So, Wright auction house in Chicago, Illinois, takes great pride in their specialization of modern and contemporary design. After a look at the items available in their upcoming June 10, 2015 auction, it’s easy to understand why. Rather than give details for each lot (i.e. starting bid amounts, etc.) this post will mainly focus on the items themselves. There’s some really rare and marvy examples of mid-century design to appreciate. All images can be viewed in larger format by clicking the pic. (If you are interested in any of the items, click on the name of the piece and you’ll get to the listing at Invaluable online.)
First, a look at a couple sofas and one daybed:
Taichiro Nakai rare and important sofa (Japan, 1954)
This rare sofa successfully combines the dynamic formal qualities of postwar design with the restraint and elegance of Japanese aesthetics. The design was an award-winning entry for the 1955 Concorso internazionale del Mobile, Cantu. The jury for the competition included Alvar Aalto, Finn Juhl, Gio Ponti and Carlo de Carli.
Above is the Osvaldo Borsani L77 daybed (Italy, 1956) – shown in the flat position and the reclining position. The enameled steel mechanism design of the frame and legs gives it a very industrial look. It’s a look that remains modern and would fit in well with today’s contemporary loft apartment designs.
Below are some super mid-century chair designs:
Gio Ponti Distex lounge chair, model 807 (Italy, 1953) – A personal favorite – an agelessly fab design. Model 807 is covered with high quality skai material – a faux leather that is indistinguishable from the real thing. This particular chair has some staining – fortunately, there are some very good skai treatments on the market today.
Class and Style: Hans Wegner rare Bear chair and ottoman (Denmark, 1950/1969) – Few examples of the Bear chair were produced. This rare example featuring original leather was acquired from Johannes Hansen by the present owner.
Pierre Guariche G10 lounge chairs (France, 1954) – Plywood was a very popular material with mid-century modern designers. The wood armrest version of the G10 lounge chairs was produced for only two years before it was replaced by an entirely upholstered version.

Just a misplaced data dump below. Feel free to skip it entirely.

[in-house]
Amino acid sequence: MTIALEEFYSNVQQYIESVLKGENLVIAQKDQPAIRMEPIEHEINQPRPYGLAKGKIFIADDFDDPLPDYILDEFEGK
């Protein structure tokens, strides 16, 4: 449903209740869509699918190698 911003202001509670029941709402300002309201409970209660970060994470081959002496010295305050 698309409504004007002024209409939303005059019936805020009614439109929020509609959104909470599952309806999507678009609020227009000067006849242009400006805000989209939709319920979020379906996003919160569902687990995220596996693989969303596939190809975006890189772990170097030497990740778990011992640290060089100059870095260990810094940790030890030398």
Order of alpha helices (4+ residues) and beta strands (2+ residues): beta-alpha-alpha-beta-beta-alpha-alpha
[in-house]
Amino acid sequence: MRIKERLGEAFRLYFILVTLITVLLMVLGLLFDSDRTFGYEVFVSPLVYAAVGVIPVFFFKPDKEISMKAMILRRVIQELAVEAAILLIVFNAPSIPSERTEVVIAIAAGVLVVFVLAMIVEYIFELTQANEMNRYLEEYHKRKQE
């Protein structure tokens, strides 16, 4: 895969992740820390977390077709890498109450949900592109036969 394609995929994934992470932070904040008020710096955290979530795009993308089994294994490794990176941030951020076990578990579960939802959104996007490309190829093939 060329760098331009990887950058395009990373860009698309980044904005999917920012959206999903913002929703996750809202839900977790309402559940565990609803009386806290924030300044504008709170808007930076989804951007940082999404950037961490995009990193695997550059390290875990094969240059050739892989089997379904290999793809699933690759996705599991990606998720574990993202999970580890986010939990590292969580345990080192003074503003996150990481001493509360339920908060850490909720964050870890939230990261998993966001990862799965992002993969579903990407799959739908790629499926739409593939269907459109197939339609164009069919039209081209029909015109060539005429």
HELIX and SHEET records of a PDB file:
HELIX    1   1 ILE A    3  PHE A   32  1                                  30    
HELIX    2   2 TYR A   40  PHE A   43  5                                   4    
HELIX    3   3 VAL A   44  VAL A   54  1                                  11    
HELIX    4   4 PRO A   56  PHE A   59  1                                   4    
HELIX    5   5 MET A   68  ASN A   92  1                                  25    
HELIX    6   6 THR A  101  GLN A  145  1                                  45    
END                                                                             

A bit of side trivia:
The iconic creature above is a Nauga – the rare and exotic animals who lived in Sumatra and shed their hide each year…resulting in Naugahyde. The product manufacturers of this new material (polyvinyl chloride, AKA vinyl, leatherette, sponge leather, and PVC), Uniroyal, were more than willing to allow for the Nauga’s notoriety. When Johnny Carson had a Nauga as guest on The Tonight Show in 1966, the creatures hit stardom like never before.
Back to one more chair:
Shown above is a quasi-spaceage marvel – the very rare Frank Lloyd Wright Executive Office chair (USA 1956). Due to their complex construction, few of these Executive Office chairs were produced. This is one of three known examples; one example remains in the Price Tower Arts Center, Bartlesville, Oklahoma and the other sold at Wright in March of 2005.
A few lighting designs:
Gio Ponti – nuff said.
And we’ll end this post with a couple decorative objects:
The two sculptures above are examples of Harry Bertoia’s Sonambient creations. Bertoia was already a world-renowned designer and sculptor when he, by accident, discovered an interest in the sounds of two or more metal rods striking each other. He began to design sound sculptures like the ones above. Through the years he created numerous types of various shapes and sizes. He also recorded eleven vinyl albums featuring the abstract sounds with titles like Space Voyage and Sounds Beyond. The Washington Post has a great online story about Harry Bertoia and his fascinating works – click here to read more about that.
Harry Bertoia’s Sonambient LP reissue. (image courtesy of Beverly Twitchell via Dwell)
Leo Amino Untitled (USA, c. 1955) – A most excellent Amino abstract sculpture (carved mahogany, brass wire, and aluminum).
Some really great stuffs. Not just fascinating design, but also wonderful historic gems.